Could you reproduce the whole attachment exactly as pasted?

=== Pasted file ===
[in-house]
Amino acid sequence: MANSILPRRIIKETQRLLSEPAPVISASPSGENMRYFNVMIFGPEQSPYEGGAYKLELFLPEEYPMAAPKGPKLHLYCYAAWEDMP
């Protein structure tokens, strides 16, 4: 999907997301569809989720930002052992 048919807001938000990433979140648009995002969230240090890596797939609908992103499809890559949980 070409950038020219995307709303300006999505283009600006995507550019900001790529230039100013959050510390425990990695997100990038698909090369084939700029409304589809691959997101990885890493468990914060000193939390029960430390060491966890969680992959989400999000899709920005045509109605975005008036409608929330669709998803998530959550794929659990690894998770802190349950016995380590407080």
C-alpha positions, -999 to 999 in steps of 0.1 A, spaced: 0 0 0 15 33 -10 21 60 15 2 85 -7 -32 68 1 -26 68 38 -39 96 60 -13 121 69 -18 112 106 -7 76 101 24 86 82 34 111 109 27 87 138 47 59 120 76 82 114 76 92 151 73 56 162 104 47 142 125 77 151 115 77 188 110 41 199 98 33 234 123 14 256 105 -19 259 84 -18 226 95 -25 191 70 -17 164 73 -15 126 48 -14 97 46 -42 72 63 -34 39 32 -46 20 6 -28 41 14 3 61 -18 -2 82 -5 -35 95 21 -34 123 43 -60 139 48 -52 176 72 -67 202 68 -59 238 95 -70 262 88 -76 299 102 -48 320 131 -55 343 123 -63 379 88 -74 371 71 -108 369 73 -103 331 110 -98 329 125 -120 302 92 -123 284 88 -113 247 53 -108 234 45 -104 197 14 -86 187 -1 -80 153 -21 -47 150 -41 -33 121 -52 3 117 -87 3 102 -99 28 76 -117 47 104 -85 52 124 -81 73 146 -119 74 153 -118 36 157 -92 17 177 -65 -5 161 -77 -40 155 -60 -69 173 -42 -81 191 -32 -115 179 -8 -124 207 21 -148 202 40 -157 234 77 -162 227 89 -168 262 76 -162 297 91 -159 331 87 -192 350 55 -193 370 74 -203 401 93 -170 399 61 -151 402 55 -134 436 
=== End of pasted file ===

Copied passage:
[in-house]
Amino acid sequence: MANSILPRRIIKETQRLLSEPAPVISASPSGENMRYFNVMIFGPEQSPYEGGAYKLELFLPEEYPMAAPKGPKLHLYCYAAWEDMP
């Protein structure tokens, strides 16, 4: 999907997301569809989720930002052992 048919807001938000990433979140648009995002969230240090890596797939609908992103499809890559949980 070409950038020219995307709303300006999505283009600006995507550019900001790529230039100013959050510390425990990695997100990038698909090369084939700029409304589809691959997101990885890493468990914060000193939390029960430390060491966890969680992959989400999000899709920005045509109605975005008036409608929330669709998803998530959550794929659990690894998770802190349950016995380590407080």
C-alpha positions, -999 to 999 in steps of 0.1 A, spaced: 0 0 0 15 33 -10 21 60 15 2 85 -7 -32 68 1 -26 68 38 -39 96 60 -13 121 69 -18 112 106 -7 76 101 24 86 82 34 111 109 27 87 138 47 59 120 76 82 114 76 92 151 73 56 162 104 47 142 125 77 151 115 77 188 110 41 199 98 33 234 123 14 256 105 -19 259 84 -18 226 95 -25 191 70 -17 164 73 -15 126 48 -14 97 46 -42 72 63 -34 39 32 -46 20 6 -28 41 14 3 61 -18 -2 82 -5 -35 95 21 -34 123 43 -60 139 48 -52 176 72 -67 202 68 -59 238 95 -70 262 88 -76 299 102 -48 320 131 -55 343 123 -63 379 88 -74 371 71 -108 369 73 -103 331 110 -98 329 125 -120 302 92 -123 284 88 -113 247 53 -108 234 45 -104 197 14 -86 187 -1 -80 153 -21 -47 150 -41 -33 121 -52 3 117 -87 3 102 -99 28 76 -117 47 104 -85 52 124 -81 73 146 -119 74 153 -118 36 157 -92 17 177 -65 -5 161 -77 -40 155 -60 -69 173 -42 -81 191 -32 -115 179 -8 -124 207 21 -148 202 40 -157 234 77 -162 227 89 -168 262 76 -162 297 91 -159 331 87 -192 350 55 -193 370 74 -203 401 93 -170 399 61 -151 402 55 -134 436 